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IEEE Trans Biomed Eng. 2004 Nov;51(11):2051-62.

Long-term characterization of firing dynamics of spontaneous bursts in cultured neural networks.

Author information

1
Graduate School Neurosciences Amsterdam, Netherlands Institute for Brain Research, Neurons and Networks Research Group, 1105 AZ Amsterdam, The Netherlands. j.van.pelt@nih.knaw.nl

Abstract

Extracellular action potentials were recorded from developing dissociated rat neocortical networks continuously for up to 49 days in vitro using planar multielectrode arrays. Spontaneous neuronal activity emerged toward the end of the first week in vitro and from then on exhibited periods of elevated firing rates, lasting for a few days up to weeks, which were largely uncorrelated among different recording sites. On a time scale of seconds to minutes, network activity typically displayed an ongoing repetition of distinctive firing patterns, including short episodes of synchronous firing at many sites (network bursts). Network bursts were highly variable in their individual spatio-temporal firing patterns but showed a remarkably stable underlying probabilistic structure (obtained by summing consecutive bursts) on a time scale of hours. On still longer time scales, network bursts evolved gradually, with a significant broadening (to about 2 s) in the third week in vitro, followed by a drastic shortening after about one month in vitro. Bursts at this age were characterized by highly synchronized onsets reaching peak firing levels within less than ca. 60 ms. This pattern persisted for the rest of the culture period. Throughout the recording period, active sites showed highly persistent temporal relationships within network bursts. These longitudinal recordings of network firing have, thus, brought to light a reproducible pattern of complex changes in spontaneous firing dynamics of bursts during the development of isolated cortical neurons into synaptically interconnected networks.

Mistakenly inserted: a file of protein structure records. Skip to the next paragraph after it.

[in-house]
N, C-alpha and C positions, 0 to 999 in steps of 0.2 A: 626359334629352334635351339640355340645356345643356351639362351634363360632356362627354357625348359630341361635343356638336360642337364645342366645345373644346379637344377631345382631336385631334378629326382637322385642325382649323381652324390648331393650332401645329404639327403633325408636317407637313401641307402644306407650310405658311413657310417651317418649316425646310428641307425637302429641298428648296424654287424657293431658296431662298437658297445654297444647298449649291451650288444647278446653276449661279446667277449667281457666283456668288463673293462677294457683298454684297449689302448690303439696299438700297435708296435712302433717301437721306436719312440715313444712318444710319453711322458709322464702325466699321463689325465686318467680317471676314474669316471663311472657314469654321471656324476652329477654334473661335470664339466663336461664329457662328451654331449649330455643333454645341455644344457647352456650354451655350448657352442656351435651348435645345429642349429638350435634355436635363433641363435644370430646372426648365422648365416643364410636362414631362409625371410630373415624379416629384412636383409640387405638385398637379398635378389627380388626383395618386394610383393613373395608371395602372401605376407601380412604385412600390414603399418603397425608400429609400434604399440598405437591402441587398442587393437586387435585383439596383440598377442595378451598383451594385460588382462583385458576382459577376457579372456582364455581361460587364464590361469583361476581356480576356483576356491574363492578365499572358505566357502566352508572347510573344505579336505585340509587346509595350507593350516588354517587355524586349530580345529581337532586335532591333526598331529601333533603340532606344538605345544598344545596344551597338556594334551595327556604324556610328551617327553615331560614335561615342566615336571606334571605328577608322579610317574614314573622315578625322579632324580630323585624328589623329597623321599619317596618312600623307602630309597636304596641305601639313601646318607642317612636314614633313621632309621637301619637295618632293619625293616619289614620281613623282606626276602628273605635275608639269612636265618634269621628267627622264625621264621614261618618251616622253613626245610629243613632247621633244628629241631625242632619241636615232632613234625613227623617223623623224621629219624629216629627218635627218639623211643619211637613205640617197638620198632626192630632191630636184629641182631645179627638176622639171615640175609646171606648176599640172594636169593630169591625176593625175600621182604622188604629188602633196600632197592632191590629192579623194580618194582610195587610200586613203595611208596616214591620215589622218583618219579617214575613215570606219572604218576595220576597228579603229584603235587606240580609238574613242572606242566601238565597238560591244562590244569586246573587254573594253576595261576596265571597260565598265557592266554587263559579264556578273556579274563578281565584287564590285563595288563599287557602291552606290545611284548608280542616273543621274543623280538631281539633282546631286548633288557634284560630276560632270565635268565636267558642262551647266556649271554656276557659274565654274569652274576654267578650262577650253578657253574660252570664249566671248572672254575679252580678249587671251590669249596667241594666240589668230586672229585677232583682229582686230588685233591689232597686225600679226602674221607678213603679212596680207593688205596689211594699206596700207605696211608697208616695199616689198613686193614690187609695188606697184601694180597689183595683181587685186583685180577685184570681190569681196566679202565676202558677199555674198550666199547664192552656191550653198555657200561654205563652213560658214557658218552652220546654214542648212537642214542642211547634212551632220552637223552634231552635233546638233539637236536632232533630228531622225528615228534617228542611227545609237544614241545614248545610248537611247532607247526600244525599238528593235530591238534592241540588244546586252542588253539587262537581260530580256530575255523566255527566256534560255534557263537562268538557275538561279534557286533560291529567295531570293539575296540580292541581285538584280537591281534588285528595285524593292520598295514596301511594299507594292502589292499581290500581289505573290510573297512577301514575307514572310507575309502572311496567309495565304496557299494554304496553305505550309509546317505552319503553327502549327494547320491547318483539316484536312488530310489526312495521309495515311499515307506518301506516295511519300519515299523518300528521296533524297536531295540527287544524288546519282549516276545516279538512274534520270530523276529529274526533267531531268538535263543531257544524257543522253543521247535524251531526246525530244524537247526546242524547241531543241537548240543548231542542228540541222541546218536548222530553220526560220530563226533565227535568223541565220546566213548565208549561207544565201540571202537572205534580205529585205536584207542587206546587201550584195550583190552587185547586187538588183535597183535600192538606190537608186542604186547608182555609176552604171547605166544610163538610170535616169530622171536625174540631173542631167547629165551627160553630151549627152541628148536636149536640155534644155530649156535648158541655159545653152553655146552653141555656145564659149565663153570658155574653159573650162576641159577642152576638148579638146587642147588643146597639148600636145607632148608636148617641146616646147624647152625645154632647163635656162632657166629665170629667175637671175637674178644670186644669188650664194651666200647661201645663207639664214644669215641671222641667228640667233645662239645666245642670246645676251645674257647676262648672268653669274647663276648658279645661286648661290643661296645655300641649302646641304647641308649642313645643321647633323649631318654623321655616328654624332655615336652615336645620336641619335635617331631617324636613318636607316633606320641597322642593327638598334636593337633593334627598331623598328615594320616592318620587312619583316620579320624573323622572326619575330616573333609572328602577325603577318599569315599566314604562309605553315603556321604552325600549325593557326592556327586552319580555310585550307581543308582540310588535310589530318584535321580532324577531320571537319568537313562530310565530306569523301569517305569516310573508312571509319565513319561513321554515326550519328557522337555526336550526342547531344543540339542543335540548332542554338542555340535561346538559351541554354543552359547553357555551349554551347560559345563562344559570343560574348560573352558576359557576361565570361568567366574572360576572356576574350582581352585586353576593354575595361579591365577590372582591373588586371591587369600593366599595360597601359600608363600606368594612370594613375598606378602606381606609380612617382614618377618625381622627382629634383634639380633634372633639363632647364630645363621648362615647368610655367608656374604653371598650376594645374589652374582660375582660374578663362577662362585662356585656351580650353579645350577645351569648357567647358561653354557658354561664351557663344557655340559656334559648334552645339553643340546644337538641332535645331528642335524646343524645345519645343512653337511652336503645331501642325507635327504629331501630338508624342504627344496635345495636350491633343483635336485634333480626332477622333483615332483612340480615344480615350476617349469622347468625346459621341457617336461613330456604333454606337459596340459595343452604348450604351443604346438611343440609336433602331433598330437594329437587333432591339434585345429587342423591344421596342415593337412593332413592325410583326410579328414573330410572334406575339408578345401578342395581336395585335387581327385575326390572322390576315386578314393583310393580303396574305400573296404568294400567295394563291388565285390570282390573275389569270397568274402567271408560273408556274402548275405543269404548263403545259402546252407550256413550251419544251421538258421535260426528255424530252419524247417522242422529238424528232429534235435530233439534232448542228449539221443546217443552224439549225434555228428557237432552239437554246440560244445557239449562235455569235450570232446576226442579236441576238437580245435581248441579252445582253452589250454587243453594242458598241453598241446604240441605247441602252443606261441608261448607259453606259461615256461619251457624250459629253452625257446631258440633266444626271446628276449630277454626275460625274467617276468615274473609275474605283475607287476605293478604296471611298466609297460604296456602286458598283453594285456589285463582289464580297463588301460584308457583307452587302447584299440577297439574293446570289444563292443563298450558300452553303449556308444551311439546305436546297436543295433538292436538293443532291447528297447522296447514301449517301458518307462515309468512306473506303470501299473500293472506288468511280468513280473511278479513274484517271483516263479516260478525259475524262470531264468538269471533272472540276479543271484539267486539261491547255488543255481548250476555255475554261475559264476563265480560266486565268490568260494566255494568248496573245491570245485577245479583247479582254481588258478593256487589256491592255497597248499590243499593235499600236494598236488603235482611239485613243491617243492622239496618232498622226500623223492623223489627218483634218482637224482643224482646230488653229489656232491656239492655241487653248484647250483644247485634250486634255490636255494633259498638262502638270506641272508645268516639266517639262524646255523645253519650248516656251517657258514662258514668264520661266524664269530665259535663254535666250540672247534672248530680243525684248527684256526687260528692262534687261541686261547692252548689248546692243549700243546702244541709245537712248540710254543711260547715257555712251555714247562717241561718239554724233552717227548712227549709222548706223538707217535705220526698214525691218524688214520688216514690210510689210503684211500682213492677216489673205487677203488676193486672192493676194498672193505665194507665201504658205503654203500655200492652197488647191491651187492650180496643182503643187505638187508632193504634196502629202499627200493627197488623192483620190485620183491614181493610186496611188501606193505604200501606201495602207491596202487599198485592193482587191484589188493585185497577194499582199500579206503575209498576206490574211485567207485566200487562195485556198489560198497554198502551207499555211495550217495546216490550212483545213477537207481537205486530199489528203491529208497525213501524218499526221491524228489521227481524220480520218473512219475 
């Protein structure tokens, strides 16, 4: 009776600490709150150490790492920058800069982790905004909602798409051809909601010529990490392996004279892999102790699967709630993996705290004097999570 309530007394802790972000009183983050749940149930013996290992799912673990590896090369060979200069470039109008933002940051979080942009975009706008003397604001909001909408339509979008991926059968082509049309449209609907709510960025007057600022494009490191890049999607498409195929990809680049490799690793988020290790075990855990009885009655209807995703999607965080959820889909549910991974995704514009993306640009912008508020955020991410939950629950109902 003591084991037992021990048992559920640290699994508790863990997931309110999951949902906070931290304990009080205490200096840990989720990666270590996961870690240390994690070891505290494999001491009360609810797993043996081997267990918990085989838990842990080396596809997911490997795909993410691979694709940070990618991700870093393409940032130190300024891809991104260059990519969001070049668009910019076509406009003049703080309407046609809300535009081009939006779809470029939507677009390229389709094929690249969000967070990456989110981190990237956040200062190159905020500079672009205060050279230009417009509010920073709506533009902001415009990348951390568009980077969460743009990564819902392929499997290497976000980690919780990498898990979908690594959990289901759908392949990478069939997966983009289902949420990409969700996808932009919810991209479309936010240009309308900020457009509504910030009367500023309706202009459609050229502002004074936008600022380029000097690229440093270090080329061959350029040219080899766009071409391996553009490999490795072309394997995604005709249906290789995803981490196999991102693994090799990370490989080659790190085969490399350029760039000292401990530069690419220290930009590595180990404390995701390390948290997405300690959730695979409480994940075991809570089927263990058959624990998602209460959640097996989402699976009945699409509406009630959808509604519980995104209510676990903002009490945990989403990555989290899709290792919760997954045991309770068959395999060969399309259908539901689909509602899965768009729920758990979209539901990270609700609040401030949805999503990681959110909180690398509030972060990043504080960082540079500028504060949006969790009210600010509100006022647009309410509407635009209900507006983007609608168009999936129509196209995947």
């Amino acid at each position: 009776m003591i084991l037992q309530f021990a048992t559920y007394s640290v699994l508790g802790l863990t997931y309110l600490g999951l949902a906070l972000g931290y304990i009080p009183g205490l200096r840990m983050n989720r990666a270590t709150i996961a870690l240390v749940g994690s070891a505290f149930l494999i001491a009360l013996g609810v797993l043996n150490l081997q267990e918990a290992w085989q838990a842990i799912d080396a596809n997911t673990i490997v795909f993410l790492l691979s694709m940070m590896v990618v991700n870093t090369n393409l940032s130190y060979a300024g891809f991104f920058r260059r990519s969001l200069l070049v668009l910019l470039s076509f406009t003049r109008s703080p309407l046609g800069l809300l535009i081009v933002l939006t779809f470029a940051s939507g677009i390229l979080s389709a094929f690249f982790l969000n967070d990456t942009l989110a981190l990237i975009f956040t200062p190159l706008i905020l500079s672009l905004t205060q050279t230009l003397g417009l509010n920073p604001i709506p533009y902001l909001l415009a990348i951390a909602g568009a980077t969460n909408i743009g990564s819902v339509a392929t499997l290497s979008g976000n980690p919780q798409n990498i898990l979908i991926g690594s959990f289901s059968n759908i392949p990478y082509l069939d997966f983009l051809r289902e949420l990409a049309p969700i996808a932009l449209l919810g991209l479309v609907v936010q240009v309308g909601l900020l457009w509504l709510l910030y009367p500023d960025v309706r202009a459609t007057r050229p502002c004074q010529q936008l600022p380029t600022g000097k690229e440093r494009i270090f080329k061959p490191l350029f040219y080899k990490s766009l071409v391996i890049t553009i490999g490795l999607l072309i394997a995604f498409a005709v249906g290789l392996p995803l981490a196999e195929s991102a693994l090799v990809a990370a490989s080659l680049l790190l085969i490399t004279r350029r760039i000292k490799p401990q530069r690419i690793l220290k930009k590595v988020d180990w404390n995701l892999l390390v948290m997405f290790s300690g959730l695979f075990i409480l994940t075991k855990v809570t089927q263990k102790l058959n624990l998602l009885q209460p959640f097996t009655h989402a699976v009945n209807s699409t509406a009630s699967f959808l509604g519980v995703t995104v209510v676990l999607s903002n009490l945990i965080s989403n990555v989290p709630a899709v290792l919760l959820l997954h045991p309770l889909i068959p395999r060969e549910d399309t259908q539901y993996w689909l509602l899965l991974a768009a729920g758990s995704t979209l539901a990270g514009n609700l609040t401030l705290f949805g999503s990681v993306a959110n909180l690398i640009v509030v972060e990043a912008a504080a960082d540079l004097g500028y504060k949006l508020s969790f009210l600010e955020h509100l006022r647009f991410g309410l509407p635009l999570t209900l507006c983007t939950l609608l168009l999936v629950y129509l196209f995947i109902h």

PMID:
15536907
DOI:
10.1109/TBME.2004.827936
[Indexed for MEDLINE]

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